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Our wooden donation crate


Have you ever decided to donate an unwanted item only to forget about it entirely until you found it again months later sill taking up space in a corner somewhere in your house? Have you ever started to fill up a cardboard box with stuff to donate, only to find yourself taking things in and out of the box a few weeks later, unsure of which items you finally decided to keep, donate or throw away? Has your partner or roommate ever accidentally given away an object of yours, stating that they thought you had recently made passing comment about wanting to get rid of it? 

If so, I have a simple solution: modify a wooden crate to make it into a permanent donation bin.  

There’s a bright orange wooden crate which has lived in a dedicated space at the bottom of one of our closets for the last two years. This is our donation box. We call it the “orange crate”. It has one sole purpose: everything that goes in it is donated. No exceptions. My partner and I are never unsure about the fate of items which end up in the orange crate: items that are placed in it will eventually be donated (usually at the local thrift store).

Why use a wooden crate?
I selected a wooden crate as the box because those are relatively cheap, they have sturdy handles, they’re able to hold heavy items, liquids won’t damage them (contrary to cardboard boxes), they hold no smells, items at the bottom of the box can be seen through the wooden slits, and theses cases can last for multiple generations since you can easily repair them.

Why paint it orange?
I spray painted the wooden crate a bright orange so that there will never be any ambiguity with other crates or boxes in our house; it is clear that this crate is not a storage container which can be used for moving or storing various items. I never have to worry about whether or not my partner forgot about what will happen to stuff that is placed in the only bright orange wooden crate that we own.

How did you make it?

Step 1:  Choose a crate
First, select your crate size and type. We went with a basic pine crate that measures 18” x 12.5” X 9.5” but there are crates made of different woods and of different sizes. Find what works best for you.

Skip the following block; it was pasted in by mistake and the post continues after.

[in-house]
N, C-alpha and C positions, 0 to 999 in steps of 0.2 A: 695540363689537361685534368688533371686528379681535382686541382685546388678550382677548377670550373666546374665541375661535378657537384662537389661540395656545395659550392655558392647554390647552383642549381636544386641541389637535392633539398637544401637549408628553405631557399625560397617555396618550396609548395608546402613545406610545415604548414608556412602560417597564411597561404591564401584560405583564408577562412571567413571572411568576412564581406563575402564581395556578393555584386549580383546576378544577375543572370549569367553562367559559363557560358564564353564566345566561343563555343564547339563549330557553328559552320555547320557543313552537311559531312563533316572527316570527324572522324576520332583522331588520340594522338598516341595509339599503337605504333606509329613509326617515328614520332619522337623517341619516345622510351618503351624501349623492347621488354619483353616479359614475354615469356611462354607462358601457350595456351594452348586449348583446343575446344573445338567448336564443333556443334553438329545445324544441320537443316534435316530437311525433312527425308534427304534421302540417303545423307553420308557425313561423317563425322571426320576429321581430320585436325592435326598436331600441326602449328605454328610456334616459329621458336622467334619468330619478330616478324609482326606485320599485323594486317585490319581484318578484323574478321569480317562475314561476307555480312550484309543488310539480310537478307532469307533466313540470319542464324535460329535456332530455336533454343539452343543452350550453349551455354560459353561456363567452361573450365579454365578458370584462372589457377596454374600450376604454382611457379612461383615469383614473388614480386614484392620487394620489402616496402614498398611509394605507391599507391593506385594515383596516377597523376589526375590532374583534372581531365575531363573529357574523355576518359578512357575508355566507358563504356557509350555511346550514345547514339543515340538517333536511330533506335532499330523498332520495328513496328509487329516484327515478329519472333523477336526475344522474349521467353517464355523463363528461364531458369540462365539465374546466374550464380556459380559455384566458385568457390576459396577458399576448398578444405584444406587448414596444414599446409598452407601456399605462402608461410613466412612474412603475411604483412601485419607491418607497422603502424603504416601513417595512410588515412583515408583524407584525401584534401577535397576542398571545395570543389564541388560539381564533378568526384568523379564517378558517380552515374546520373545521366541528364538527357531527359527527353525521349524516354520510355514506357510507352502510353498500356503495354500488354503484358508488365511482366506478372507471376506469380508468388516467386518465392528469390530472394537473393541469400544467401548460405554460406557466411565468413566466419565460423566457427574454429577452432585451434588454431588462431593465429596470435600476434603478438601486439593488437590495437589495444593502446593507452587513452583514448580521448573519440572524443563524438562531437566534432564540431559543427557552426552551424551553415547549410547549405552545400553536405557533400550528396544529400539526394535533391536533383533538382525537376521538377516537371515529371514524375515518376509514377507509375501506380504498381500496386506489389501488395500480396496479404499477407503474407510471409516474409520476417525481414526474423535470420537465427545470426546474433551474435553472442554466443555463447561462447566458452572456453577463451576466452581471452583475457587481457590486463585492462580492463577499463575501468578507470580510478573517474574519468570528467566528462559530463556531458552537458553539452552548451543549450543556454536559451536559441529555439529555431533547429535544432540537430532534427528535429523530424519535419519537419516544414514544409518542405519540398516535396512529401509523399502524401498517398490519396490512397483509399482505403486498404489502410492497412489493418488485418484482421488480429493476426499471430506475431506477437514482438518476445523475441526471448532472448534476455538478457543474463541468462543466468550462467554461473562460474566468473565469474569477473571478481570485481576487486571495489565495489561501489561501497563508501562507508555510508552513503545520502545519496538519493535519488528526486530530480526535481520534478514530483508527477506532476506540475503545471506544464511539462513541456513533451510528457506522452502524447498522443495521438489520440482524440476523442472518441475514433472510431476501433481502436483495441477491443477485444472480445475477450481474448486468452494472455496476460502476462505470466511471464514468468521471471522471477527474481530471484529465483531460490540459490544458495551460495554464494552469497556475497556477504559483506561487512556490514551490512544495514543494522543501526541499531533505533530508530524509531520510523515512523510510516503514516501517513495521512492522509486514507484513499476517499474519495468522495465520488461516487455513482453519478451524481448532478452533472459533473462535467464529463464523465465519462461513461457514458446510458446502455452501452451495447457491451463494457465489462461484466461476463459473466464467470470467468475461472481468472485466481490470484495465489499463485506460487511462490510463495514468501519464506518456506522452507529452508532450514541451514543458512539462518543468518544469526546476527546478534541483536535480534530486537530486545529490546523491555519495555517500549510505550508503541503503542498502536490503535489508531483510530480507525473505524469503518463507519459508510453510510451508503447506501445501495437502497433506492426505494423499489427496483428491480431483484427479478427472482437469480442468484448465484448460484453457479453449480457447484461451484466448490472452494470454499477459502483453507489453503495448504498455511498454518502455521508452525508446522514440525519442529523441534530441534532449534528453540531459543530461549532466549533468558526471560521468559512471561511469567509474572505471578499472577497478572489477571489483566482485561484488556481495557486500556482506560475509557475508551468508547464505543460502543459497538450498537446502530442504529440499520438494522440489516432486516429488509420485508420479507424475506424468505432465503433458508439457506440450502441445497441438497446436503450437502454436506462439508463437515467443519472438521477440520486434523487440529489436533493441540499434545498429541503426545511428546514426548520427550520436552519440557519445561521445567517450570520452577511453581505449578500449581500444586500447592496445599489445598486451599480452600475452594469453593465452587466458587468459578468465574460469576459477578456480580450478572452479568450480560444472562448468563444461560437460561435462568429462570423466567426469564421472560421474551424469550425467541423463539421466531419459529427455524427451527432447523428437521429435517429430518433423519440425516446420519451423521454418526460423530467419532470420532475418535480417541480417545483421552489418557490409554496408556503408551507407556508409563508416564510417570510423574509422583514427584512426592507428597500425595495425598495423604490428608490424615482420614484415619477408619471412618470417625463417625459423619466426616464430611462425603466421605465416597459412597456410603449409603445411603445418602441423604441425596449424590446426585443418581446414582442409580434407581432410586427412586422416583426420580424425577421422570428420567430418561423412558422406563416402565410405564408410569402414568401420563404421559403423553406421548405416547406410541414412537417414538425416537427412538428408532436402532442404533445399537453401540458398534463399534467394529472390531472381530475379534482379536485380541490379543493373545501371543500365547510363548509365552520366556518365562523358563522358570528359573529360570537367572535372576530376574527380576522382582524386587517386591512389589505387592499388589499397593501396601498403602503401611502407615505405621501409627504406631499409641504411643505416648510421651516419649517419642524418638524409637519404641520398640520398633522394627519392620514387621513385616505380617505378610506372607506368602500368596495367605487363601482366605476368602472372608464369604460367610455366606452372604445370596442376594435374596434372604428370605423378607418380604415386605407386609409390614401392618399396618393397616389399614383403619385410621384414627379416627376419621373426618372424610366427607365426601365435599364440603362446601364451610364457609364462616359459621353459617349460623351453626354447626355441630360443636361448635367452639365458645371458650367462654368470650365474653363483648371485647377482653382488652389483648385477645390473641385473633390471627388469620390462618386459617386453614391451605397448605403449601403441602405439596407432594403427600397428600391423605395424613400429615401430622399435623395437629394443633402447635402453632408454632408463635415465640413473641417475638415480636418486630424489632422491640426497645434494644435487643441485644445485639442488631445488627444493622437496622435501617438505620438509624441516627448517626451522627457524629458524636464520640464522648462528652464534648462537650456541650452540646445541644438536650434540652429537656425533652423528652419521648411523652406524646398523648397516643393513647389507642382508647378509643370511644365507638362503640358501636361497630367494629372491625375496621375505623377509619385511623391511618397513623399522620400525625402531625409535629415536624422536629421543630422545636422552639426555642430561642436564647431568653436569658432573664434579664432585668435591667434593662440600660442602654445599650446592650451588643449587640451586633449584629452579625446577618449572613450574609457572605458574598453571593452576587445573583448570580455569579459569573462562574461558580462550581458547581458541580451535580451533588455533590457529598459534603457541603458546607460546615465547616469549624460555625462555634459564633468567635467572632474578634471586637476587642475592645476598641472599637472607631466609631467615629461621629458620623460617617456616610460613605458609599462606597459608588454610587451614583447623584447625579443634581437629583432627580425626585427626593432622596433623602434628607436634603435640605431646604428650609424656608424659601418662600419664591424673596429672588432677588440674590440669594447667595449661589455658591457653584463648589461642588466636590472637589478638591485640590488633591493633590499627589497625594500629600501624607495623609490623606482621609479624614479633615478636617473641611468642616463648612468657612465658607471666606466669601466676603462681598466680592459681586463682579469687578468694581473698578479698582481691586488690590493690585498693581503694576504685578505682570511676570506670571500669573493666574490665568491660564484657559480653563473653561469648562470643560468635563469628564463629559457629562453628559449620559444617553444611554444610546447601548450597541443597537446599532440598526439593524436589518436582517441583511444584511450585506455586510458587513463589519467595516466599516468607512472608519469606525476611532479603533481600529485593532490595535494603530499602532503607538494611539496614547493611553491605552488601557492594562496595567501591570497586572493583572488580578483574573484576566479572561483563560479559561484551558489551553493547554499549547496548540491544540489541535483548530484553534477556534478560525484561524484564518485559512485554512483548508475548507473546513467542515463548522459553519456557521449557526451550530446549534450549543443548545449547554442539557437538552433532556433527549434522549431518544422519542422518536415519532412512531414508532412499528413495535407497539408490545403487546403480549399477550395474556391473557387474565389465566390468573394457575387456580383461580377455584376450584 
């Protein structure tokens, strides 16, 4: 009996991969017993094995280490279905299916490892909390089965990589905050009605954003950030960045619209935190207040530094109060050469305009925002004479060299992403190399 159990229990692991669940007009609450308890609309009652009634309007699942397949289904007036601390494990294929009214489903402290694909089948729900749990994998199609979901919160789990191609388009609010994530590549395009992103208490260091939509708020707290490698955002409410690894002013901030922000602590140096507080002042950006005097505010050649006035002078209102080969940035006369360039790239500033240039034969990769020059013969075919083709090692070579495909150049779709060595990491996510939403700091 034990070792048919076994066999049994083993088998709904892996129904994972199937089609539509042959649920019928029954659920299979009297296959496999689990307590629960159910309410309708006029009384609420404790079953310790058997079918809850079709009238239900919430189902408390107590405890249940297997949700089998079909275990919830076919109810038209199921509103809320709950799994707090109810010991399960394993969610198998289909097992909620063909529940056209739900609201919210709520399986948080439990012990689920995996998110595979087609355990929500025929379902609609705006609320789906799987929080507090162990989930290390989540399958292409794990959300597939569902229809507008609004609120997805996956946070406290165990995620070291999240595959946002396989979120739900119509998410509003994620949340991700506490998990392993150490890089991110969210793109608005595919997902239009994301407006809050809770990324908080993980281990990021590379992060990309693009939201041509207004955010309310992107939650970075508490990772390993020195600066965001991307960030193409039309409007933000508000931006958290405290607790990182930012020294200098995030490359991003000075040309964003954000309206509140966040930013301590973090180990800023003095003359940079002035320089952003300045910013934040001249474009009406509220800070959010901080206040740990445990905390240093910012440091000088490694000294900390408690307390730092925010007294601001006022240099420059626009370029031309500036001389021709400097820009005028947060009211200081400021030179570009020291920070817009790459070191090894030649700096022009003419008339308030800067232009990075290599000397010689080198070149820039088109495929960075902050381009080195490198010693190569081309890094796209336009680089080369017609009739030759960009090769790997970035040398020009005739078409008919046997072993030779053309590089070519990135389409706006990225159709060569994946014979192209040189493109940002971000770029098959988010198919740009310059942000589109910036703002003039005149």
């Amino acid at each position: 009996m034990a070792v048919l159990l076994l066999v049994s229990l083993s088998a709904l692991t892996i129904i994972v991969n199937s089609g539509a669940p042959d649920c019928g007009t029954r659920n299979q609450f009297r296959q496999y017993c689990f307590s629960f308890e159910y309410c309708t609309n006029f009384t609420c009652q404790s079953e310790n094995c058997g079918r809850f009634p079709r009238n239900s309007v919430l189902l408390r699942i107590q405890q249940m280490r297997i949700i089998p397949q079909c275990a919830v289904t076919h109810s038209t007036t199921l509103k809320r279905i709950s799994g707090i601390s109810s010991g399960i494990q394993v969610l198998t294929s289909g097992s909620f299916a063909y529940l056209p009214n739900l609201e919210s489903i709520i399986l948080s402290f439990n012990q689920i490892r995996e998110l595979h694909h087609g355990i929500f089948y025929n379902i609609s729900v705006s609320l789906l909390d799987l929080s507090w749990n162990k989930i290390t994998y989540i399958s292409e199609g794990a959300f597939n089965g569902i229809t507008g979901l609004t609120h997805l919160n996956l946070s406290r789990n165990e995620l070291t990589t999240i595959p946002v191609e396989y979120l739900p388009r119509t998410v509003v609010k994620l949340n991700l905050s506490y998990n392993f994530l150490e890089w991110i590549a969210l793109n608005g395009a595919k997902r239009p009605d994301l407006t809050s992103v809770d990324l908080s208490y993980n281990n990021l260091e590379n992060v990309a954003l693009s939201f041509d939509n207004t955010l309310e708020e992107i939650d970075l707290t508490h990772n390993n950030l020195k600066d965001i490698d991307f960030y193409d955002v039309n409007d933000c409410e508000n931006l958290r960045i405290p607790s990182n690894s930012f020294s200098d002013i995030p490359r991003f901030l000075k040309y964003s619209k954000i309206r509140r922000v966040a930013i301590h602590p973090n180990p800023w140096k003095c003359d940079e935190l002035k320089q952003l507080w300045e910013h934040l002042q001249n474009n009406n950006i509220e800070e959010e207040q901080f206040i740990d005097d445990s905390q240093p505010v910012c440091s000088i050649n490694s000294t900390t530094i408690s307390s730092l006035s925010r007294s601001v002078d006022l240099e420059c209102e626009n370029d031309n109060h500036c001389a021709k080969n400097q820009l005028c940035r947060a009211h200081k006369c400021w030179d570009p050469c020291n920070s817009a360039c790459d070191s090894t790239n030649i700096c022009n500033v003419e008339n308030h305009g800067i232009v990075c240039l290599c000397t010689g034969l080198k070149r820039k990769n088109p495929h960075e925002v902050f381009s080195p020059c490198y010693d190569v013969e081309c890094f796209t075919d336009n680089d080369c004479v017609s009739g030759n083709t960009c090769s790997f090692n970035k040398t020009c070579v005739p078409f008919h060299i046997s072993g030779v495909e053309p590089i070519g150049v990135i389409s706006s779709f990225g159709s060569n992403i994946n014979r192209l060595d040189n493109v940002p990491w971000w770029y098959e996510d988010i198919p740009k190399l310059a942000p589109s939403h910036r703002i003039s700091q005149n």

Step 2:  Sanding
Then, you’ll want to sand it to get rid of rough surfaces and get the handles nice and smooth for splinter free transportation.

Step 3: Painting
When you’re ready to paint, get some cardboard boxes or plastic sheets to cover the floor and one or two sides of where you decide to work and get spraying. Follow the distance and spray patters as directed on the can.  Ideally you should paint outside or in a well-ventilated space. I ended up needing two cans of oil aerosol paint to get a nice even coat on every surface of the crate, inside and out.  Let the crate dry for approximately 72 hours to make sure the paint doesn’t transfer onto other surfaces or objects. I decided not to prime or seal the crate because I wanted to keep costs down on this project. I wouldn’t add any of those steps if I had to make another one; it has held up perfectly so far.

Step 4. Furniture glides
Once everything is dry, stick some plastic furniture glides beneath each corner of the crate so that it can easily be moved around on the floor or in your car trunk, and to help protect it from rough surfaces (such as pavement). 

furniture glides.jpg

A few extra features
So, our orange crate functions according to a basic rule which never changes:  items placed in it are to be donated. However, over time, a few extra features have been added.  

First, there’s a binder clip which holds rebate cards for our local thrift store. It always stays clipped to one of the walls of the crate. Whenever we go there to empty out the crate, a staff member punches one or several holes in the card. Once the card is full, it can be applied to purchases during a future visit to their store. What we do is fill up those cards each time we go to empty our orange crate and then we donate the cards to a local non-profit which provides free furniture and clothing to those in need. Staff or volunteers at the non-profit can then use them themselves to purchase items for clients or pass the cards on to their clients. It’s best to keep the rebate cards with the box so that the cards can be punched when we go to the thrift store, aren’t lost, forgotten at home before leaving with the crate or accidentally placed in my partner’s wallet, etc.

Second, I also keep a stack of orange stickers with the binder clip so that we can identify larger items for donation that don’t fit in the crate. The larger items are usually kept near the crate so that they’re brought along when one of us makes a trip to the thrift store. I’m using some old post-it stickers for now but I’ll eventually get some large orange stickers that don’t need additional tape to hold well.

Finally, I have a monthly recurring task on my to-do app to drop off the orange crate at the nearby thrift store. This helps ensure that the box doesn’t overflow and that items which might happen to be near the filled-up crate aren’t accidentally picked up and donated when we take the crate to go empty it at the thrift store.